If you have any queries concerning the material discussed in this blog or AI more broadly, please reach out to a member of our team.

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Photo of Sarah Cowlishaw Sarah Cowlishaw

Advising clients on a broad range of life sciences matters, Sarah Cowlishaw supports innovative pharmaceutical, biotech, medical device, diagnostic and software technology companies on regulatory, compliance, transactional, and legislative matters.

Sarah has particular expertise in advising on legal issues presented by digital health…

Advising clients on a broad range of life sciences matters, Sarah Cowlishaw supports innovative pharmaceutical, biotech, medical device, diagnostic and software technology companies on regulatory, compliance, transactional, and legislative matters.

Sarah has particular expertise in advising on legal issues presented by digital health technologies, helping companies navigate regulatory frameworks while balancing challenges presented by the pace of technological change over legislative developments.

Sarah is a co-chair of Covington’s multidisciplinary Digital Health Initiative, and is the Graduate Recruitment Partner for Covington’s London office.

Sarah regularly advises on:

  • classification determinations for software medical devices, including on developments resulting from the implementation of the EU Medical Devices Regulation;
  • legal issues presented by digital health technologies including artificial intelligence;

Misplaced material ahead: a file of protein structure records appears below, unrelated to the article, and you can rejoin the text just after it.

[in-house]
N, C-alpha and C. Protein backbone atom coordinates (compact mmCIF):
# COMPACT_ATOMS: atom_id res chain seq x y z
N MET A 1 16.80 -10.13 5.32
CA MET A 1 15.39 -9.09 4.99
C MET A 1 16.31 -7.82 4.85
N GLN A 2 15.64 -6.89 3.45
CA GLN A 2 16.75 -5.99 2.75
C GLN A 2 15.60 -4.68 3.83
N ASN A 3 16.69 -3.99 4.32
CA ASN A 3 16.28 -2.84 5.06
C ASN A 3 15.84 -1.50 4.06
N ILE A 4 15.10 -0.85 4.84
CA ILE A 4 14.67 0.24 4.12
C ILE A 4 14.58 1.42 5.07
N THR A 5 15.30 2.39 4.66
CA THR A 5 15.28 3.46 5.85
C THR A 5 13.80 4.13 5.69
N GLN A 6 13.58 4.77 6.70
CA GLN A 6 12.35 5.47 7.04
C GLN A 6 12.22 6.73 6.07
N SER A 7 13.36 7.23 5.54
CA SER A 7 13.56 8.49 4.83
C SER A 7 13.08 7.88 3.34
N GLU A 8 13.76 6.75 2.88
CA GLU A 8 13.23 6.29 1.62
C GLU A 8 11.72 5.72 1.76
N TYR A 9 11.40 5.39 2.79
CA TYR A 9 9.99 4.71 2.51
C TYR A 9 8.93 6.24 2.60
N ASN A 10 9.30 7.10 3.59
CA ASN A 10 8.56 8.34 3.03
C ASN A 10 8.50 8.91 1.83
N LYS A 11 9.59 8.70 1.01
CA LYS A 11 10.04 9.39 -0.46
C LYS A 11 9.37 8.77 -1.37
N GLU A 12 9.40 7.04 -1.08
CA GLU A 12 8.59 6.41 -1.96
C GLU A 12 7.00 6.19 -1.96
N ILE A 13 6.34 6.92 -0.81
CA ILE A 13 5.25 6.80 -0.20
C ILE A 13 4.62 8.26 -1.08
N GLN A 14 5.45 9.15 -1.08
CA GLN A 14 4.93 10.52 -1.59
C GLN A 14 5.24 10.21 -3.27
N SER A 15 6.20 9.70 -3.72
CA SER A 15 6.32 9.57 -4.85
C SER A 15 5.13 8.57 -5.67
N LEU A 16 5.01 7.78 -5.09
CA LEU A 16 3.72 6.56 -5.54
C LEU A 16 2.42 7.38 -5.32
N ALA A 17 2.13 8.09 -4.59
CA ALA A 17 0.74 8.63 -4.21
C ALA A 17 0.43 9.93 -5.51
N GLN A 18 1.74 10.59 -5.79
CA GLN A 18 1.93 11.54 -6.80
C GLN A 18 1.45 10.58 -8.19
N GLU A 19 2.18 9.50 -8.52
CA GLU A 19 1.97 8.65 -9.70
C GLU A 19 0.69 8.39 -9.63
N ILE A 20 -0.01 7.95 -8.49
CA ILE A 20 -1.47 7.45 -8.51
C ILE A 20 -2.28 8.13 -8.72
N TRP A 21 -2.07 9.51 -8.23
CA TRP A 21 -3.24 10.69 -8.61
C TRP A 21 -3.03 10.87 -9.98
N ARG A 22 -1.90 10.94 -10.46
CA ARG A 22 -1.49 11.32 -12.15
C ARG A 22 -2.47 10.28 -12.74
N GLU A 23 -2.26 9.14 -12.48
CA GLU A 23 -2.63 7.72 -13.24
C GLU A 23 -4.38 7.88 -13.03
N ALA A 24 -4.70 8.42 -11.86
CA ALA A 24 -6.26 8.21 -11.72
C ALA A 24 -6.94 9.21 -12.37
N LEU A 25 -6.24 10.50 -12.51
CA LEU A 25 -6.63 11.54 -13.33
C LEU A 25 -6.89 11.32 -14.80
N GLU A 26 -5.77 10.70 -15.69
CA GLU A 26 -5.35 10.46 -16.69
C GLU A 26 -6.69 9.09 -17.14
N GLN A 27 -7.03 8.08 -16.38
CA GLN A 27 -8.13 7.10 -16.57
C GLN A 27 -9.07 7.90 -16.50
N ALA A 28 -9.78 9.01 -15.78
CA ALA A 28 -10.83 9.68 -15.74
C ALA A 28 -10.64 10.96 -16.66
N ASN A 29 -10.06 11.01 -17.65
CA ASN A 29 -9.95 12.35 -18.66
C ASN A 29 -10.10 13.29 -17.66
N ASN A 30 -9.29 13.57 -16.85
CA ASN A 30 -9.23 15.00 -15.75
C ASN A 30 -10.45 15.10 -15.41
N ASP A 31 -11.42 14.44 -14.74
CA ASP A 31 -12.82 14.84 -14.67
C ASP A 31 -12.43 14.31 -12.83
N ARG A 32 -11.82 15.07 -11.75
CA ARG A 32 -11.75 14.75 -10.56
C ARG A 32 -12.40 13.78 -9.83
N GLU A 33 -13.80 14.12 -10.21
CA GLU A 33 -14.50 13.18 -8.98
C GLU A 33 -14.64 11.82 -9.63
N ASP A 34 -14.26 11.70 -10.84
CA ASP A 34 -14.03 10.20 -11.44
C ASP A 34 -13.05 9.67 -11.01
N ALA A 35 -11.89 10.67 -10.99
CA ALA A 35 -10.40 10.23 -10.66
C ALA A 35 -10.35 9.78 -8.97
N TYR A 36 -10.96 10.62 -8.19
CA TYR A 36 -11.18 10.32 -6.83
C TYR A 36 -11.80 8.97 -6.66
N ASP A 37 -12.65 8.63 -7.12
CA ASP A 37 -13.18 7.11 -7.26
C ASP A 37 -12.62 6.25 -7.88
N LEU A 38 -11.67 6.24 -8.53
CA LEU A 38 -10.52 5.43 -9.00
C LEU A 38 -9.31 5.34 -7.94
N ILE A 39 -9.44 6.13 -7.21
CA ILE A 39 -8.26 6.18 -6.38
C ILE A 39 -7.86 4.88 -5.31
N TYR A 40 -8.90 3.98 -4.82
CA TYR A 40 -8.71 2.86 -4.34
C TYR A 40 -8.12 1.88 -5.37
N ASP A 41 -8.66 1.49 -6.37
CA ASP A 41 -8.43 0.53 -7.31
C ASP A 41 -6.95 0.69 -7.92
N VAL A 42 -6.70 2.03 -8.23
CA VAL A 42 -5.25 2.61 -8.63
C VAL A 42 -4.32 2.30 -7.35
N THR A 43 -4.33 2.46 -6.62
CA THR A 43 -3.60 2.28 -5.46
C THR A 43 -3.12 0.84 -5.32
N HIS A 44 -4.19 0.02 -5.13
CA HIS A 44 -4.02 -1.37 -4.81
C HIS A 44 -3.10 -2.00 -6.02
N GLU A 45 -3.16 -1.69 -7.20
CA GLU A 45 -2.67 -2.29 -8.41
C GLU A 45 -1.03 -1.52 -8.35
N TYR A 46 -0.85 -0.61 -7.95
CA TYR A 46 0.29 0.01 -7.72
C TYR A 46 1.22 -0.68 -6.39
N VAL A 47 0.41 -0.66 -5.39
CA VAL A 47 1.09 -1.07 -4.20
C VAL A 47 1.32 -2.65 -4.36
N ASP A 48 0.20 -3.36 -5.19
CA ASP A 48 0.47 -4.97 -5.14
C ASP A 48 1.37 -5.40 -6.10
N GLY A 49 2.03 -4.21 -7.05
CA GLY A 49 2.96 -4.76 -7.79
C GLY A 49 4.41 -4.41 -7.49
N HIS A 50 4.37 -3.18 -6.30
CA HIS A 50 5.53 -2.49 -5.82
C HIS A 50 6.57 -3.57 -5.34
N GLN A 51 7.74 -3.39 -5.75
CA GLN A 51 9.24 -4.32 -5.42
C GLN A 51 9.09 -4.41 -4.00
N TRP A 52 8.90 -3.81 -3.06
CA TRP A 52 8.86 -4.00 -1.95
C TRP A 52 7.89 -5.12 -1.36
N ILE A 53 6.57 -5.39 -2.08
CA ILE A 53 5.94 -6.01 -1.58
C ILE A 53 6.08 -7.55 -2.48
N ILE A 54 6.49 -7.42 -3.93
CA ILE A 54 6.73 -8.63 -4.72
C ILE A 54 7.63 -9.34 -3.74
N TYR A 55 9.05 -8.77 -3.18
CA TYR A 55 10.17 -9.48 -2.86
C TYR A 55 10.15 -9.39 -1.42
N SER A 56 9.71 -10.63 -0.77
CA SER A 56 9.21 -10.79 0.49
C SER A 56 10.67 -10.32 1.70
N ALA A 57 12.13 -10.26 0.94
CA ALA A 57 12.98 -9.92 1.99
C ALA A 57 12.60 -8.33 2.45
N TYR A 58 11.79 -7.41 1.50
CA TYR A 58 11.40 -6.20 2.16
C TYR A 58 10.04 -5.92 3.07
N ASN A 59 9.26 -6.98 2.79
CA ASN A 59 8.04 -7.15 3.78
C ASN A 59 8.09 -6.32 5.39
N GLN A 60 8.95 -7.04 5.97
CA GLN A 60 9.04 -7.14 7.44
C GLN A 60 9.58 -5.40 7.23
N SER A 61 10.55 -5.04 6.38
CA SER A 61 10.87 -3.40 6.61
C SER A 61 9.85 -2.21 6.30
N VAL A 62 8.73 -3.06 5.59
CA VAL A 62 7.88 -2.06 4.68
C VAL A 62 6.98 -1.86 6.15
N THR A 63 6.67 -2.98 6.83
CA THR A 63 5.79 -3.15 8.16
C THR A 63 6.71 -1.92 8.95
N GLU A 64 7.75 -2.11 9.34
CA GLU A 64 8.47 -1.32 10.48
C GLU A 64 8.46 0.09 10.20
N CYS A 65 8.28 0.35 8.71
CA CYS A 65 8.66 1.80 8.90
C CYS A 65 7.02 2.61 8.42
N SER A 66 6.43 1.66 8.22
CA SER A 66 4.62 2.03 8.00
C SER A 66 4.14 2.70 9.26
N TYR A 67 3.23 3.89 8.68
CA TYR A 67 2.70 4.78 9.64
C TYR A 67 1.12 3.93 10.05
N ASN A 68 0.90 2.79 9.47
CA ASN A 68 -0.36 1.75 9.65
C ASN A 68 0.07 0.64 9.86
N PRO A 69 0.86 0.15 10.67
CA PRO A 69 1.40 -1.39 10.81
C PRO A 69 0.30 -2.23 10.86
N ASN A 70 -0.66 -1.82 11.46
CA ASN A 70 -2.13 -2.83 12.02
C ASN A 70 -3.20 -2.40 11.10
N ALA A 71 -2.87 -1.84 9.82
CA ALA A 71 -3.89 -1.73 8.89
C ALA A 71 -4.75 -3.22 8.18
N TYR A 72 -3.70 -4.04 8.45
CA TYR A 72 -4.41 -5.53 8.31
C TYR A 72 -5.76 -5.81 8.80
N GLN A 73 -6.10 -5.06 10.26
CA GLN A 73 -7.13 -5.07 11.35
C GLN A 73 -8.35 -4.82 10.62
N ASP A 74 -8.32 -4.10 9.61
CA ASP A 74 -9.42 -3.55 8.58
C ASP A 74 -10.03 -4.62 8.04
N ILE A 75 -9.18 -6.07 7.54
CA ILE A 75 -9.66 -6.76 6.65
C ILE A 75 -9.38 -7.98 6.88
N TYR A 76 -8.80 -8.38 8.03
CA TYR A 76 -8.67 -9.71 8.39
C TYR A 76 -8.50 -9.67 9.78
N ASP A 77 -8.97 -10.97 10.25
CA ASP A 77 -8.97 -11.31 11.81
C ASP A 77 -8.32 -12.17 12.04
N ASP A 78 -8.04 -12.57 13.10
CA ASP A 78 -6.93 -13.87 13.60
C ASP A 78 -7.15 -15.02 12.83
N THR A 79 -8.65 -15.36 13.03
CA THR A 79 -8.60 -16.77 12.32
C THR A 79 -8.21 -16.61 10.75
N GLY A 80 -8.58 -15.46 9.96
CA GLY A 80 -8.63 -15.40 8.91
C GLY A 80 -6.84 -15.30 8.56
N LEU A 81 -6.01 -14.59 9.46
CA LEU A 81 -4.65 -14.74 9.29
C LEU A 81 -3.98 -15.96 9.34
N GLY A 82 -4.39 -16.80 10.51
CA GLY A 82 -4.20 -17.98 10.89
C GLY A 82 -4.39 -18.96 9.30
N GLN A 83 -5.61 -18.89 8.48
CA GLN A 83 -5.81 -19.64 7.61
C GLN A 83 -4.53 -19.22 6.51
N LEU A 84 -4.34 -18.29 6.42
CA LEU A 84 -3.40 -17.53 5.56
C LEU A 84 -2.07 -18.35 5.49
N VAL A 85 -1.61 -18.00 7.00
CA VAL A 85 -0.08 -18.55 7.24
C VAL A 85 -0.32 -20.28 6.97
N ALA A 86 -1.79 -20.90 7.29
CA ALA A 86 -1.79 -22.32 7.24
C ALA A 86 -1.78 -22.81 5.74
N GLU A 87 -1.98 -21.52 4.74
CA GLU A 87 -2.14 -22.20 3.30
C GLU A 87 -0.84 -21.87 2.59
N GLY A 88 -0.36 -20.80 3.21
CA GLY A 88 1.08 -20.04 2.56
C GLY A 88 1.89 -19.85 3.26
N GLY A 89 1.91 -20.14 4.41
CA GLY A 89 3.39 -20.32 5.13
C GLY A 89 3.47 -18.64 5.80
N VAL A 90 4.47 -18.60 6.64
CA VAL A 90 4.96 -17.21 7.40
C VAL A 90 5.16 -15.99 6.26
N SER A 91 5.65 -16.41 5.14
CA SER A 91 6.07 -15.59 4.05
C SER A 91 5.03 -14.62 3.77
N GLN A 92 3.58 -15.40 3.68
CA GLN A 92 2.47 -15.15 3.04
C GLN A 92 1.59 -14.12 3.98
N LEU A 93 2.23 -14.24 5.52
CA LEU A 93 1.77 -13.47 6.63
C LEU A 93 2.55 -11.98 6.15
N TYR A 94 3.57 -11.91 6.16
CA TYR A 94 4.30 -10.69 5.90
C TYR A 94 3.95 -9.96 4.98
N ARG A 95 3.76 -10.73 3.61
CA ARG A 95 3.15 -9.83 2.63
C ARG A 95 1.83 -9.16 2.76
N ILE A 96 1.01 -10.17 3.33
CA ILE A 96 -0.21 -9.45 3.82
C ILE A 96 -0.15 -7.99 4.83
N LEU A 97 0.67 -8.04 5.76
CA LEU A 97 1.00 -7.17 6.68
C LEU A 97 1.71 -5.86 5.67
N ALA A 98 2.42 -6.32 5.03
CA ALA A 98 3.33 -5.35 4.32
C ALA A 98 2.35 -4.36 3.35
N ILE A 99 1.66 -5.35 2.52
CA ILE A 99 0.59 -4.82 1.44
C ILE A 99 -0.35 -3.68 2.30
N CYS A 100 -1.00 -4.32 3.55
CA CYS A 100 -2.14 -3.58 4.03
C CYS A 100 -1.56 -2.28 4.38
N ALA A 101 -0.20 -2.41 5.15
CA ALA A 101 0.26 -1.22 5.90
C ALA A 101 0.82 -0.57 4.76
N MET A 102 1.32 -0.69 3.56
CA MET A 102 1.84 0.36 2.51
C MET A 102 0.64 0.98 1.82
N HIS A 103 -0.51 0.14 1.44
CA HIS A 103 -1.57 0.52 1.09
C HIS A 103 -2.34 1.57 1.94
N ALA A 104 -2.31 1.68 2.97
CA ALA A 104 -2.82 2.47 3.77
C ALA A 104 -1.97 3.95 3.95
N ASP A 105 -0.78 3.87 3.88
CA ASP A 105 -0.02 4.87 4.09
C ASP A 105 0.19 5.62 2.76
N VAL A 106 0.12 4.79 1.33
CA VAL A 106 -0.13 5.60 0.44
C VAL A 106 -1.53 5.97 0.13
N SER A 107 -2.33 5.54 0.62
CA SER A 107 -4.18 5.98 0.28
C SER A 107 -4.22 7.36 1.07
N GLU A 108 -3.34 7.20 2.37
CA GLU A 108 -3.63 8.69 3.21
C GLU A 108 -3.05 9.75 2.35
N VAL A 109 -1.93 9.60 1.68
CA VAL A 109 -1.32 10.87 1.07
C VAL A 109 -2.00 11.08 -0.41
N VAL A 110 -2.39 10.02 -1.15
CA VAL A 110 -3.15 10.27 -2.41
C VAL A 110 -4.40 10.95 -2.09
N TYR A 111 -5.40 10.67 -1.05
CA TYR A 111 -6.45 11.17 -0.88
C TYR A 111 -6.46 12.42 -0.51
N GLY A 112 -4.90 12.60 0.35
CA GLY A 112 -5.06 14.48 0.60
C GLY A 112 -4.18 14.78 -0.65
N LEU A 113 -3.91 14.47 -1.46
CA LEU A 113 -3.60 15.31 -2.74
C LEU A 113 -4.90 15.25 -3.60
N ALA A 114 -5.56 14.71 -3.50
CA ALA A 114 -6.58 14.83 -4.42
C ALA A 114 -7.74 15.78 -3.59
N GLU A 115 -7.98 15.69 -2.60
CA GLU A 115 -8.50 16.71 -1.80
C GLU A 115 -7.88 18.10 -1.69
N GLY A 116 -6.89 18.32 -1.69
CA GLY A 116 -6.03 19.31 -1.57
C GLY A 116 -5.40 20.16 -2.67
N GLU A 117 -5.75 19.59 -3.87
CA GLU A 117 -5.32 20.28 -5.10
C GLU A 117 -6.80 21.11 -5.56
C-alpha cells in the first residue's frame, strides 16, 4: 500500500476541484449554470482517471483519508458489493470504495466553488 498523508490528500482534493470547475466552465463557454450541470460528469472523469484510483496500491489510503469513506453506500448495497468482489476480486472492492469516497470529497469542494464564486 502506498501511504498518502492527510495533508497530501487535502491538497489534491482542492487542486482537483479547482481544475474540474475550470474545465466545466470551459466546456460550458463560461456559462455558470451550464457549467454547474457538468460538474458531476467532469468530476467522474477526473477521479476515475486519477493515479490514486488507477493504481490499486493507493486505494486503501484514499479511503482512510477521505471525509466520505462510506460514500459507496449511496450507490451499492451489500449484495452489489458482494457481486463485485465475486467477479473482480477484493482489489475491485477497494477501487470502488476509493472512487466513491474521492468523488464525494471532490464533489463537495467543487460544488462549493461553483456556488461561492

• general regulatory matters for the pharma and device industry, including borderline determinations, adverse event and other reporting obligations, manufacturing controls, and labeling and promotion;
  • the full range of agreements that span the product life-cycle in the life sciences sector, including collaborations and other strategic agreements, clinical trial agreements, and manufacturing and supply agreements; and
  • regulatory and commercial due diligence for life sciences transactions.

Sarah’s pro bono work includes advising the Restoration of Appearance and Function Trust (RAFT) on the classification of a wound healing product containing human blood derivatives, and assisting in a project aimed at improving regulatory systems for clinical trials of drugs and vaccines for neglected diseases in developing countries.

Sarah has been recognized as one of the UK’s Rising Stars by Law.com (2021), which lists 25 up and coming female lawyers in the UK. She was named among the Hot 100 by The Lawyer (2020) and was included in the 50 Movers & Shakers in BioBusiness 2019 for advancing legal thinking for digital health.